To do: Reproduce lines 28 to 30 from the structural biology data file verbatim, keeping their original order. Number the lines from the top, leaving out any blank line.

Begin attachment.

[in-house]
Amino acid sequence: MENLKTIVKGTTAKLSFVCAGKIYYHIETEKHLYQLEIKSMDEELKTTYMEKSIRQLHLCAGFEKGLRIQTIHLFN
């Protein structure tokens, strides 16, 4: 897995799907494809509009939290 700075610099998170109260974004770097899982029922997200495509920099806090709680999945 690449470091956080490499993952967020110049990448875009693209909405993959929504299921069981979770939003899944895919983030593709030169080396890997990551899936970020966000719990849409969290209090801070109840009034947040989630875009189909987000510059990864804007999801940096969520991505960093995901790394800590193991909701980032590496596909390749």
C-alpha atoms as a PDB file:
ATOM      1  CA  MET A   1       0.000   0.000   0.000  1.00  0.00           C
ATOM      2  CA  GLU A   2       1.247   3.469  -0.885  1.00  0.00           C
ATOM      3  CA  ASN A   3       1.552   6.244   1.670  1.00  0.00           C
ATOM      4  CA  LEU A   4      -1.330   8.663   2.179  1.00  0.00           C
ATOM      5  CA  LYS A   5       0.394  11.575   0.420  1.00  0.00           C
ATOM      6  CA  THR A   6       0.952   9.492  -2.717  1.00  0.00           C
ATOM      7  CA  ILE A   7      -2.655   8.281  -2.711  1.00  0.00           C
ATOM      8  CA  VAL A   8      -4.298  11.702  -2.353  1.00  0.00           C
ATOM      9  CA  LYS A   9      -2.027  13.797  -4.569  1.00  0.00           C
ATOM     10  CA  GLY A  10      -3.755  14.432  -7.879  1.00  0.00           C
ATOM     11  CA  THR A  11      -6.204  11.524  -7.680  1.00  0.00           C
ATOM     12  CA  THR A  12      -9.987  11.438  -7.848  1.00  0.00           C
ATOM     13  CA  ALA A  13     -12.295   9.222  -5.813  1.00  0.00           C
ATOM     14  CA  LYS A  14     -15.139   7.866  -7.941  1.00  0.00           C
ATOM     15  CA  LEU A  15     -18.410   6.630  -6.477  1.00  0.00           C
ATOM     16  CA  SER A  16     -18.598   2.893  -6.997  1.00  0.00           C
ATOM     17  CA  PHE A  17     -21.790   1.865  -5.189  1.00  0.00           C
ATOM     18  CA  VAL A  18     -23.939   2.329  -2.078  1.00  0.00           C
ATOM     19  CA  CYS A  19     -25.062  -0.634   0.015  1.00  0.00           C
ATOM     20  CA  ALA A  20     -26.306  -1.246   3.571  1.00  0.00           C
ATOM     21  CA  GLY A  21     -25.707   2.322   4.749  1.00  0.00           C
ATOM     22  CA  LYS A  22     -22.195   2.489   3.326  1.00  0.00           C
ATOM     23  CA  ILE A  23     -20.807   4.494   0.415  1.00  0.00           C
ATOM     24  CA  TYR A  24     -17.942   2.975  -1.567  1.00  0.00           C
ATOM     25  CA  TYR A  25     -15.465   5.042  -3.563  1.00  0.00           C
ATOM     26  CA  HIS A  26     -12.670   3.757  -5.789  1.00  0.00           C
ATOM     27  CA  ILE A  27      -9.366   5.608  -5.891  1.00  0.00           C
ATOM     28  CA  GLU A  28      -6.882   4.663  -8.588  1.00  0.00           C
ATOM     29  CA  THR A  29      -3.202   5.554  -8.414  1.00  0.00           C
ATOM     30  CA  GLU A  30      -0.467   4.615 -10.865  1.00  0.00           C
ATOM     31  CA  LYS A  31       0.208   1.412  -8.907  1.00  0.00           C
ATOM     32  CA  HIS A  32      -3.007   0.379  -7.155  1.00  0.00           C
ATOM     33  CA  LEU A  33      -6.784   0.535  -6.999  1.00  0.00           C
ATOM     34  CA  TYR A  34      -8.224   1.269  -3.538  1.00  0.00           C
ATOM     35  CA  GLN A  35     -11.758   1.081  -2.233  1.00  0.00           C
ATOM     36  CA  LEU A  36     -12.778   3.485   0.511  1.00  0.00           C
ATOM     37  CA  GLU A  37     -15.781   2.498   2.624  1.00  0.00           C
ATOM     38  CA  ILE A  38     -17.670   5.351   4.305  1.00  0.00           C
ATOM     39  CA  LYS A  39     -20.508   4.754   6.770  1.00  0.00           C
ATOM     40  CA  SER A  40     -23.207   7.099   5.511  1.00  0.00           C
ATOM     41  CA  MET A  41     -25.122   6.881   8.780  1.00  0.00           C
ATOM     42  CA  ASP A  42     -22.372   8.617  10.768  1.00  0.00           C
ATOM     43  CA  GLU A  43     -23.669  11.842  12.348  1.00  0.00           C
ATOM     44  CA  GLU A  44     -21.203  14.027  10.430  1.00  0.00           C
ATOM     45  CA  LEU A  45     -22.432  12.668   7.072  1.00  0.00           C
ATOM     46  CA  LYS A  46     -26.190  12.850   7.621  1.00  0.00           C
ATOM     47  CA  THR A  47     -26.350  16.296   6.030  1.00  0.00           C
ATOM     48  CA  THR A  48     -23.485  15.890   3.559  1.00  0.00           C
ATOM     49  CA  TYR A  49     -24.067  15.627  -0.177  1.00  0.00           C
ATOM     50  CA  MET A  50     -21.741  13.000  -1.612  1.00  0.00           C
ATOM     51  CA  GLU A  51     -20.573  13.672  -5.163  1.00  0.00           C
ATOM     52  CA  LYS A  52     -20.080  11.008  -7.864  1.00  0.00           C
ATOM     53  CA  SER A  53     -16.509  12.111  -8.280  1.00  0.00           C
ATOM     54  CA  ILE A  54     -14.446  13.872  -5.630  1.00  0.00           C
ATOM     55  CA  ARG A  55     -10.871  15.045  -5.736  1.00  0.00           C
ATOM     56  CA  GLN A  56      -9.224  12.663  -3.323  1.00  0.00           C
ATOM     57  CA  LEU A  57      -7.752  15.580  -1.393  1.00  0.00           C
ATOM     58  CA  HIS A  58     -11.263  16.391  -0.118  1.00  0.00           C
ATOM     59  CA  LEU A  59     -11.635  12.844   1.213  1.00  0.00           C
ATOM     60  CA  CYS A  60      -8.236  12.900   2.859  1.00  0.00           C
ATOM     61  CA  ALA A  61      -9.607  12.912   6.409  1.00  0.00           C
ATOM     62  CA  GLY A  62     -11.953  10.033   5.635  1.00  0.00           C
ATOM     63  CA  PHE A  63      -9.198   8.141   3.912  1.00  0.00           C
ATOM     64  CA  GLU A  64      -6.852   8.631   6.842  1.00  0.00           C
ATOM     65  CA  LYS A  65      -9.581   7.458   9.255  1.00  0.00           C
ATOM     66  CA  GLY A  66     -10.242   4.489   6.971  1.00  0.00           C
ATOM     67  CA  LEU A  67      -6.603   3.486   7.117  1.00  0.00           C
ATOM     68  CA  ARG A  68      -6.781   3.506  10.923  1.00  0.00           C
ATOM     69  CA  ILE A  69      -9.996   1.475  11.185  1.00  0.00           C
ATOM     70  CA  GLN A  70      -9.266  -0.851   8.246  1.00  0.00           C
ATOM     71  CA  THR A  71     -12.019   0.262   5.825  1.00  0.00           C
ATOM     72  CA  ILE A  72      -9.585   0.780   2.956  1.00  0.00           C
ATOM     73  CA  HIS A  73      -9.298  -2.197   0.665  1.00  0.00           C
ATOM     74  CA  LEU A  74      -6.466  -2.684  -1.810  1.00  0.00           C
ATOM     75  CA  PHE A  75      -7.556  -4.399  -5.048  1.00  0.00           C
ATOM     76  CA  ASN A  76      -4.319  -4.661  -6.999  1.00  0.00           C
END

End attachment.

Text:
ATOM     24  CA  TYR A  24     -17.942   2.975  -1.567  1.00  0.00           C
ATOM     25  CA  TYR A  25     -15.465   5.042  -3.563  1.00  0.00           C
ATOM     26  CA  HIS A  26     -12.670   3.757  -5.789  1.00  0.00           C